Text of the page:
I’ve just recently gotten more interested in cooking and baking, but my Cuban cooking skills definitely need a little ‘fine tuning’. Over the next week I am listing my TOP 15 Cuban Dishes to master in the New Year. So join me as I will be learning these recipes throughout 2011.
My friends always ask me ‘What is Cuban Food? Is it spicy? Do you eat tortillas? They usually think it’s something similar to Mexican food, because there is a Taco stand on just about every corner here in California. I normally tell them Cuban food is a lot of onions, garlic, bell peppers, white rice, black beans and pork. Below is a little Cuban food history that I found interesting.
A Brief History of Cuban Food
Cuban cuisine is the result of the mixing of Spanish, aboriginal, African and Caribbean cuisines. Cuban recipes share spices and techniques with Spanish and African cooking, with some Caribbean influence in spice and flavor. This results in a unique, interesting and flavorful blend of the several different cultural influences. A small, but noteworthy, Chinese influence can also be accounted for, mainly in the Havana area. During colonial times, Cuba was an important port for trade, and many Spaniards who lived there brought their culinary traditions along with them.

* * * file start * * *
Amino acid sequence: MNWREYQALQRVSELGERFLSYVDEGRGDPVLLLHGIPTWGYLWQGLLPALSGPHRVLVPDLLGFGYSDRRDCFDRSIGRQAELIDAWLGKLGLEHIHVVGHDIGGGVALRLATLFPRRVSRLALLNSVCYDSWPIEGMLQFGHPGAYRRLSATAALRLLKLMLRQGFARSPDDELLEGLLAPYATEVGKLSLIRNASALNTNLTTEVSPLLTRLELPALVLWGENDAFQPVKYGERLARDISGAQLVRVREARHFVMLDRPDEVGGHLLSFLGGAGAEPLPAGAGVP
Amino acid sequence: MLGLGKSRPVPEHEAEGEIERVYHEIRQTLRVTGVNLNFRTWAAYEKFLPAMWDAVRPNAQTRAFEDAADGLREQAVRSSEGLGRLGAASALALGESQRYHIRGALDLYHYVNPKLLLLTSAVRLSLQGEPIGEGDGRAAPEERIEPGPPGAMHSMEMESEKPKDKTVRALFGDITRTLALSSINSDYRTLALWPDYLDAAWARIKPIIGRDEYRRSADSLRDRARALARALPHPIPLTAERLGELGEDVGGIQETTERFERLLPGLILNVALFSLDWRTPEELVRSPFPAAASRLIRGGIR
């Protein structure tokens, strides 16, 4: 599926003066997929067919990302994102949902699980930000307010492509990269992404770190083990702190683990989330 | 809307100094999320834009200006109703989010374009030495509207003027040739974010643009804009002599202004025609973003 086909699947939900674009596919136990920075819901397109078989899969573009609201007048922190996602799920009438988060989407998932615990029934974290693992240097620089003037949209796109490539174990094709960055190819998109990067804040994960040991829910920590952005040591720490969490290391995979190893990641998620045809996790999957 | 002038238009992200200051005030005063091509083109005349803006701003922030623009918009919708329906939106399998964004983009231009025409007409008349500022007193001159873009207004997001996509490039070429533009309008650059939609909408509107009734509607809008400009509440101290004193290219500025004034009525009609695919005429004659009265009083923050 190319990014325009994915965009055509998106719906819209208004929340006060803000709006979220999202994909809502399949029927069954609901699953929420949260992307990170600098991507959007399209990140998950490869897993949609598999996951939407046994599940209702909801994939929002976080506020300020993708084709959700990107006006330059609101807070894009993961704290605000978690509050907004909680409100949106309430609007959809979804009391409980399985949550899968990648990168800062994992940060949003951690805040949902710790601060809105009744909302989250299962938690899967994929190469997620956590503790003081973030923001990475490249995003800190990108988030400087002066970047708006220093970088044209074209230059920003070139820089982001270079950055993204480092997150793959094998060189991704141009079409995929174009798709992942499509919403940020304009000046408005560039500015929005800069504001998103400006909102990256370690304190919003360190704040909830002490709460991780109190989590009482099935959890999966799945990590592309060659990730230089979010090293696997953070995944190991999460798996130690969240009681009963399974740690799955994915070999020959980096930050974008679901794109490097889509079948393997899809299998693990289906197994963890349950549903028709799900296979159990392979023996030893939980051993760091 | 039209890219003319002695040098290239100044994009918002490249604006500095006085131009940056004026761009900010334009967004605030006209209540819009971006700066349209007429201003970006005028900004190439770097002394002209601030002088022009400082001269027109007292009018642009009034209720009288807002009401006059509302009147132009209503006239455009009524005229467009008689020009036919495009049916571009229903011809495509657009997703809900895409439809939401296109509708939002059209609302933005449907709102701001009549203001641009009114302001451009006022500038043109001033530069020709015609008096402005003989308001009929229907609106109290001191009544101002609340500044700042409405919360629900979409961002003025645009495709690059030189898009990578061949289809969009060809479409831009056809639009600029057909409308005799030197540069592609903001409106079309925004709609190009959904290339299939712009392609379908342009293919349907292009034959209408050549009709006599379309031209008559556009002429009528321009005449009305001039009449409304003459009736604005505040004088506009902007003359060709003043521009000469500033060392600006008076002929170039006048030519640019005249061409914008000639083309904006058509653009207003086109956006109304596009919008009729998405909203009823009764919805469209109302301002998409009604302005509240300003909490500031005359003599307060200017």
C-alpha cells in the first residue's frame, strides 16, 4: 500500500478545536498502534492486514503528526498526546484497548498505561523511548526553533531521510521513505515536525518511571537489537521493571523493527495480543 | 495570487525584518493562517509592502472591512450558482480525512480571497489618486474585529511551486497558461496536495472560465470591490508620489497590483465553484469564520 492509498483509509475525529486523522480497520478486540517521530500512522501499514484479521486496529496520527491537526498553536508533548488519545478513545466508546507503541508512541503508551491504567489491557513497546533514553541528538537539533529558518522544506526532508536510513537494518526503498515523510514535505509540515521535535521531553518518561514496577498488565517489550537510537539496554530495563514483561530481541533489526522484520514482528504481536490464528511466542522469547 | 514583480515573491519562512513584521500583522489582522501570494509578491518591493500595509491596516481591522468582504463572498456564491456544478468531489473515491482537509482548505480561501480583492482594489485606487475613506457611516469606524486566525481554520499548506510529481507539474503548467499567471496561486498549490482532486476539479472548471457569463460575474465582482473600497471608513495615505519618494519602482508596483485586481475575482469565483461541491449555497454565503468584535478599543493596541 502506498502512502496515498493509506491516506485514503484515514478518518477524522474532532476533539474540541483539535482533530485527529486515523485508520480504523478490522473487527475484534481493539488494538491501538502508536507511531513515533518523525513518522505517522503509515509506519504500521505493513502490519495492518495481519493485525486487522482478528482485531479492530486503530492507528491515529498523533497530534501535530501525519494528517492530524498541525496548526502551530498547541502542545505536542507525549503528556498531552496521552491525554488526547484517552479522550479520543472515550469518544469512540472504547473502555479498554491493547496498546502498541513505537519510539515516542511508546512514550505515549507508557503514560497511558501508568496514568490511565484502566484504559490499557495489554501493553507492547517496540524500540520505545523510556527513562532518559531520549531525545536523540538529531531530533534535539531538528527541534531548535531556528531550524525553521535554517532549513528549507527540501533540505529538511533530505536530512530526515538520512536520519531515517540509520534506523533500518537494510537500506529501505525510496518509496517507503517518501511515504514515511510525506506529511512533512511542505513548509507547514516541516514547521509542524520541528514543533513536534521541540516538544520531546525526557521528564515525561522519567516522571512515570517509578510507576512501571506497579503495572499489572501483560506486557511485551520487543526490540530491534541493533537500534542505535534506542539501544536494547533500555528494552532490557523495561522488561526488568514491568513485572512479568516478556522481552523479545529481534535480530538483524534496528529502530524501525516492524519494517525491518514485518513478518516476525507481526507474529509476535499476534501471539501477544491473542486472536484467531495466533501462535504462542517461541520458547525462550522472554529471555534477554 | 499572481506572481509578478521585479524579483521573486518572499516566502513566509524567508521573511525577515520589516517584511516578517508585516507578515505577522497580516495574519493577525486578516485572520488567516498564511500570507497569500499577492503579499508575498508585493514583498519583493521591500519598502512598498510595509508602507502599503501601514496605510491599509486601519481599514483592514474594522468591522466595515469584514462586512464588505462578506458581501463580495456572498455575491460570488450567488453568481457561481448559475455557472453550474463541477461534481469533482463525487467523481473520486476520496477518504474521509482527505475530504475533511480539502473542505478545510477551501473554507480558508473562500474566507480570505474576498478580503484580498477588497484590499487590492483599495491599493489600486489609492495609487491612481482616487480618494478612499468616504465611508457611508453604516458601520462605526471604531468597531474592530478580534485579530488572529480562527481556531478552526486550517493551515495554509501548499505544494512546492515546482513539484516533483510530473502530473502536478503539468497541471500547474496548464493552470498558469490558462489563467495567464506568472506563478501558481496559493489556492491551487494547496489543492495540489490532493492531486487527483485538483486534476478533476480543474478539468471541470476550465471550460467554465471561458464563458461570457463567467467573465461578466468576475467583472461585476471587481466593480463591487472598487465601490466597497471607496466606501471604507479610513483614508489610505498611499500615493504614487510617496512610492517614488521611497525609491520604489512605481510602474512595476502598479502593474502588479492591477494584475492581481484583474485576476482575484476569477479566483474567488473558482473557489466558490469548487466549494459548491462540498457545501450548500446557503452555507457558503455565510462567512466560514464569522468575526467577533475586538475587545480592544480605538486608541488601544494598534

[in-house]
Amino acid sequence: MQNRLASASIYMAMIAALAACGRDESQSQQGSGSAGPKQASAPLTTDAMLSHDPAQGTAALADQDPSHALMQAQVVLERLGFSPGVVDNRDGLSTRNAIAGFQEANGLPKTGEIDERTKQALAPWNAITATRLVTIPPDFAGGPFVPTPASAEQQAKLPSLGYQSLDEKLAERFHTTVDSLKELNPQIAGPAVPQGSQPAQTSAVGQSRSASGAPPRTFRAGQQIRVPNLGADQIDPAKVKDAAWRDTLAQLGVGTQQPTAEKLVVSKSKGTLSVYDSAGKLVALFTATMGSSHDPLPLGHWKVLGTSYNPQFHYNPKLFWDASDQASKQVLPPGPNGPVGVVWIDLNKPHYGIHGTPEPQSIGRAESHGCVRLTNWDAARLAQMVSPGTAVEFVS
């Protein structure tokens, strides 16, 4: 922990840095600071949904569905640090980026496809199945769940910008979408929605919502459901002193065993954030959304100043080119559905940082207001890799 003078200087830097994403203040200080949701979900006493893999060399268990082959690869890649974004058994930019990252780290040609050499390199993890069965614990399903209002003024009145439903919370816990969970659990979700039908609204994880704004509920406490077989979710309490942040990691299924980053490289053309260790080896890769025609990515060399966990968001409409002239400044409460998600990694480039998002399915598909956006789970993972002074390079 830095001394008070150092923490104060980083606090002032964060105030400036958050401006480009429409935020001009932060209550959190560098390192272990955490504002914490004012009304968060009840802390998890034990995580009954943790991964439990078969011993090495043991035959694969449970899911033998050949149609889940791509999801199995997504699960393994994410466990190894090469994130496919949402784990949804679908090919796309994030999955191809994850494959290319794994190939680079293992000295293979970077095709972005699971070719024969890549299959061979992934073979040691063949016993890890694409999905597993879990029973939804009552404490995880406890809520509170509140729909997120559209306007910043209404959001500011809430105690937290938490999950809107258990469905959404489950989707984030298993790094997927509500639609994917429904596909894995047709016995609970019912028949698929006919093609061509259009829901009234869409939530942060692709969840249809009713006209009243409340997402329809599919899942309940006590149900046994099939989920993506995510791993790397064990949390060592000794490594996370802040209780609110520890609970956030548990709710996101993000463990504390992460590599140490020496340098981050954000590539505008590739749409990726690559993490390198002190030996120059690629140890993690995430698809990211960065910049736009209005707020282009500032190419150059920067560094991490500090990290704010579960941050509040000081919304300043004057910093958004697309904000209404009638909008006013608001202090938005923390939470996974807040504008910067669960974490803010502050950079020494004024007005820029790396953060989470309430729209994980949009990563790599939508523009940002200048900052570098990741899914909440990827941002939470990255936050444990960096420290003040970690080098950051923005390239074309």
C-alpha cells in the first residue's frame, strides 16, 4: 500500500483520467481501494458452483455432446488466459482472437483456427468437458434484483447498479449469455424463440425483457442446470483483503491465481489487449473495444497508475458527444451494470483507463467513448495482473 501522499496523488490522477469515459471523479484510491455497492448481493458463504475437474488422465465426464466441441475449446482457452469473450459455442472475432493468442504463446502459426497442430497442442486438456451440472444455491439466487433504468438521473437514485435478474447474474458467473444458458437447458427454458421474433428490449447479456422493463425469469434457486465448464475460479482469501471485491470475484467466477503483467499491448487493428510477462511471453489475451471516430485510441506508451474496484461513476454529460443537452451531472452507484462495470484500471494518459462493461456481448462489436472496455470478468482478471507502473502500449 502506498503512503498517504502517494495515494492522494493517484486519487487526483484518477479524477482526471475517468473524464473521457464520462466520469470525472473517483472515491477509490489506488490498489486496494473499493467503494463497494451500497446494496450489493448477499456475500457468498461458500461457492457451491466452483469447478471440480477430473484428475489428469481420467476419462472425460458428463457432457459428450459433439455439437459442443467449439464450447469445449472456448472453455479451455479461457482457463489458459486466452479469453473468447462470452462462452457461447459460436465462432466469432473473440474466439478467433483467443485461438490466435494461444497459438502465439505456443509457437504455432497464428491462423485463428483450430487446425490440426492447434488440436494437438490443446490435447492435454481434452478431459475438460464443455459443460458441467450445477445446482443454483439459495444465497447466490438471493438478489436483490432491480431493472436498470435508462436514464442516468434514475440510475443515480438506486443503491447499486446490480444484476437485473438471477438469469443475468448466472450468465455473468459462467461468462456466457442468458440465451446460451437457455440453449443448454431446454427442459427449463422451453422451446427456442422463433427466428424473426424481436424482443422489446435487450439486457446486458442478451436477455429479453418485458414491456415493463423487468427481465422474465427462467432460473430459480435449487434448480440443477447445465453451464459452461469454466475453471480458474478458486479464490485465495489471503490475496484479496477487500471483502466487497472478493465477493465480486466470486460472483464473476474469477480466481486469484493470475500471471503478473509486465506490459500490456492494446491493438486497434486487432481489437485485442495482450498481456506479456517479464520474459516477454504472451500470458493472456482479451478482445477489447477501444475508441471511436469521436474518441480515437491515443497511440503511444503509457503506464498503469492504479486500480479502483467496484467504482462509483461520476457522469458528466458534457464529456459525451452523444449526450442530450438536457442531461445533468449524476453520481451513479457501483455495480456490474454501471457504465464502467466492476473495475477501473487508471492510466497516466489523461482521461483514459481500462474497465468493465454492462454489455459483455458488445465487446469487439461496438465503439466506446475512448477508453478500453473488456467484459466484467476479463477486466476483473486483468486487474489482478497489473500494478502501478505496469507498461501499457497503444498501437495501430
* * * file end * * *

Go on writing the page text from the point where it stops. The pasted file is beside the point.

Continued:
Rice and beans are a culinary element found throughout Cuba, although it varies by region. In the eastern part of the island, “arroz congri oriental” is the predominant rice and bean dish. White rice and red kidney beans are cooked together with a sofrito and then baked in the oven. The same procedure is used for the above mentioned Congri (also known by the terms Arroz Moro and Moros y Cristianos – literally “Moors and Christians”) which instead uses black beans. Although the process of preparing the black bean soup contains basics (onion, garlic, bay leaf, salt) each region has their tradition of preparing it.